Surviving (with) Theatre: A History of the ELF and EPLF Cultural Troupes in the Eritrean War of Independence

  • Christine Matzke

Abstract

Eritrea looks back on a long history of colonialism, occupation and military conflicts which have always found expression in the performing arts. Of particular importance remains the war of independence against Ethiopia (1961–91), which broke out in response to mounting Ethiopian domination in the 1950s and 1960s. After half a century of Italian colonialism (1890–1941) followed by a British Military ‘care-taker’ Administration (BMA, 1941–52), Eritrea was federated with Ethiopia in 1952 as the result of a UN resolution. Her constitutionally guaranteed autonomy, however, was systematically undermined by the Ethiopian crown until the country was annexed to Ethiopia in 1962 as an ordinary province. The already-fraught political situation was complicated still further in 1974 when Ethiopian Emperor Haile Selassie was ousted, and eventually killed, by a Marxist military junta known as the Derg. Eritrean opposition became ever more radical and resulted in a ferocious 30-year liberation struggle, with the Eritrean Liberation Front (ELF) and the Eritrean People’s Liberation Front (EPLF) as the two major liberation movements. Both used performance as a tool for entertainment, propaganda and nation-building, but also to boost morale and develop stamina in the protracted battle for sovereignty and survival.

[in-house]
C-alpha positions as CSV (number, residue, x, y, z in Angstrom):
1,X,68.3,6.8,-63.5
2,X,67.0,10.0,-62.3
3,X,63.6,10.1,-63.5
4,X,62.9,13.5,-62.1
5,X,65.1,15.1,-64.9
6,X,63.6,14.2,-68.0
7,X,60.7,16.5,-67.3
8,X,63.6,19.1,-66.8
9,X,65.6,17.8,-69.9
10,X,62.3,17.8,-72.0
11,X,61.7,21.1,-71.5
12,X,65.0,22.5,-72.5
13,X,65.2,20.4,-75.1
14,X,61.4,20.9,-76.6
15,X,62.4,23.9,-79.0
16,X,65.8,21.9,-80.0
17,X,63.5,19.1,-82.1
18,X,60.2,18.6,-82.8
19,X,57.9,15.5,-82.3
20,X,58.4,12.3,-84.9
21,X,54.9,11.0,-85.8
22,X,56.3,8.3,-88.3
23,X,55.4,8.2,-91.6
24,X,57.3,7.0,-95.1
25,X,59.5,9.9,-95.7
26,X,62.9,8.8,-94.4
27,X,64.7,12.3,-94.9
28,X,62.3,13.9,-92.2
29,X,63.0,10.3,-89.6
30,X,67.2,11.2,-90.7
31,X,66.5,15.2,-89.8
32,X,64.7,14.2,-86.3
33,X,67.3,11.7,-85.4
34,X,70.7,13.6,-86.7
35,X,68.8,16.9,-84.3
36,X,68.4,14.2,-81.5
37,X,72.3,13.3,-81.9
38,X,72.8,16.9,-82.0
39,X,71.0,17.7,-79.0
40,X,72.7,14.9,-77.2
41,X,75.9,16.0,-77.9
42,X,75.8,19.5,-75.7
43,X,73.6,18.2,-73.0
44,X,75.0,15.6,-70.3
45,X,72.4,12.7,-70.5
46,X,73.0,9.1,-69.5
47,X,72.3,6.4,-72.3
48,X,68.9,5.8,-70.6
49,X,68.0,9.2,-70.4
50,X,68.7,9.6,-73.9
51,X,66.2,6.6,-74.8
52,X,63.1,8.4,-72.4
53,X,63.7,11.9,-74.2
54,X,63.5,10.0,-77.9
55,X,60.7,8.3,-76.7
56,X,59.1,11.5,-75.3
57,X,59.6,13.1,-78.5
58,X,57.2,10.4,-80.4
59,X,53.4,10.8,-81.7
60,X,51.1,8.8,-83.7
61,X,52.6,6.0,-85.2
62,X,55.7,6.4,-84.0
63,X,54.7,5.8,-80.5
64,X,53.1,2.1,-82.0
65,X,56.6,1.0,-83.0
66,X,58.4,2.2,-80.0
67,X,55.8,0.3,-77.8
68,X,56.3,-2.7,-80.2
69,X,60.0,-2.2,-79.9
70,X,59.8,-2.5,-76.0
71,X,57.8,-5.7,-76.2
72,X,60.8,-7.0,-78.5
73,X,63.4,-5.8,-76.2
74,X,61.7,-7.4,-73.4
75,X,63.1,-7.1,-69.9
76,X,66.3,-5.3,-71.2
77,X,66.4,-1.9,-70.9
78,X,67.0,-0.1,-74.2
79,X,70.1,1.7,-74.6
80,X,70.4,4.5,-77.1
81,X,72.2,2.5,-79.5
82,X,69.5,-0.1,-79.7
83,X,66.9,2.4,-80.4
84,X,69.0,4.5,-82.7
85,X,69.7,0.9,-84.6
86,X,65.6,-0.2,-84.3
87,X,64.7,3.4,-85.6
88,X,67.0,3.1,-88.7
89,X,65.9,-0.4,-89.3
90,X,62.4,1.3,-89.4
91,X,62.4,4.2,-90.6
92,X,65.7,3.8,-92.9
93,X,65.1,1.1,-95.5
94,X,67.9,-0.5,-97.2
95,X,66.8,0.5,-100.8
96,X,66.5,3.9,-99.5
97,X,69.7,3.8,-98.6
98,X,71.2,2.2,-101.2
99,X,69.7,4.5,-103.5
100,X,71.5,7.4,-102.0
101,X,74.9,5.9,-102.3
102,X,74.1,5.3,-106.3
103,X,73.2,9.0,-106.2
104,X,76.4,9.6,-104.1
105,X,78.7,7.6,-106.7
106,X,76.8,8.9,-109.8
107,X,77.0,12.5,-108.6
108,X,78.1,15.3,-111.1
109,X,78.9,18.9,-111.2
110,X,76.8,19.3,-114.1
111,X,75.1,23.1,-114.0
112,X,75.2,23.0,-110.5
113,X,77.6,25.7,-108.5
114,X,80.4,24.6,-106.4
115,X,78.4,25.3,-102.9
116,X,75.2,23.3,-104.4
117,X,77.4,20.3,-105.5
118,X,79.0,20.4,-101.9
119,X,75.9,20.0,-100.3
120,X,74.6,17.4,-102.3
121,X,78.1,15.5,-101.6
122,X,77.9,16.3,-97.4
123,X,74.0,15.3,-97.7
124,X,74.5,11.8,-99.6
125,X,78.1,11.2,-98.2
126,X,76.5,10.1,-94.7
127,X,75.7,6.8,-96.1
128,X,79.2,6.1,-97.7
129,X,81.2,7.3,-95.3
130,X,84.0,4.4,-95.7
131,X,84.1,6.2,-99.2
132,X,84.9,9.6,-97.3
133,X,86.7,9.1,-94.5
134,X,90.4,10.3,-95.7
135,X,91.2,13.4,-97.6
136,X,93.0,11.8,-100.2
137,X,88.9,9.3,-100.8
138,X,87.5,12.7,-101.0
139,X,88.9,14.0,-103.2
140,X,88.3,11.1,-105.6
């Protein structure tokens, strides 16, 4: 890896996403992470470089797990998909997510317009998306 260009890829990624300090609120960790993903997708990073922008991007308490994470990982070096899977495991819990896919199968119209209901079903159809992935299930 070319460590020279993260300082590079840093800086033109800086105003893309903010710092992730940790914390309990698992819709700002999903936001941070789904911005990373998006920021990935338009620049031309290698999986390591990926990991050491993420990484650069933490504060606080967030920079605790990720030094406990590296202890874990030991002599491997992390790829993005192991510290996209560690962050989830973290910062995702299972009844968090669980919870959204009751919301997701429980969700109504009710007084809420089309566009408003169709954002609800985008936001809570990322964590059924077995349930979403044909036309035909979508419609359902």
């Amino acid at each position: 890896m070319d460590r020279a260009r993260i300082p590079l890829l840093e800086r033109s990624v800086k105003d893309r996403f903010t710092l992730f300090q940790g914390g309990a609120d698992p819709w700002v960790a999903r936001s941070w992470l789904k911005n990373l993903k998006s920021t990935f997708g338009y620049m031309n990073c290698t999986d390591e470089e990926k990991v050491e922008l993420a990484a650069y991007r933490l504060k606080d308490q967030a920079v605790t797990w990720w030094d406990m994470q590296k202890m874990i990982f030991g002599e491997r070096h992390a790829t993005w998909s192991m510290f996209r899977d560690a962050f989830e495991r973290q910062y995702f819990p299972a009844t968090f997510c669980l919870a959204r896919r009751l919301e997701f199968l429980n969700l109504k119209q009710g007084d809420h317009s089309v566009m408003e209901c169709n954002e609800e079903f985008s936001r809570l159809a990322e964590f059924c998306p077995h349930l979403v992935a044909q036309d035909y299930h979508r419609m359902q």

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© Christine Matzke 2016

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  • Christine Matzke

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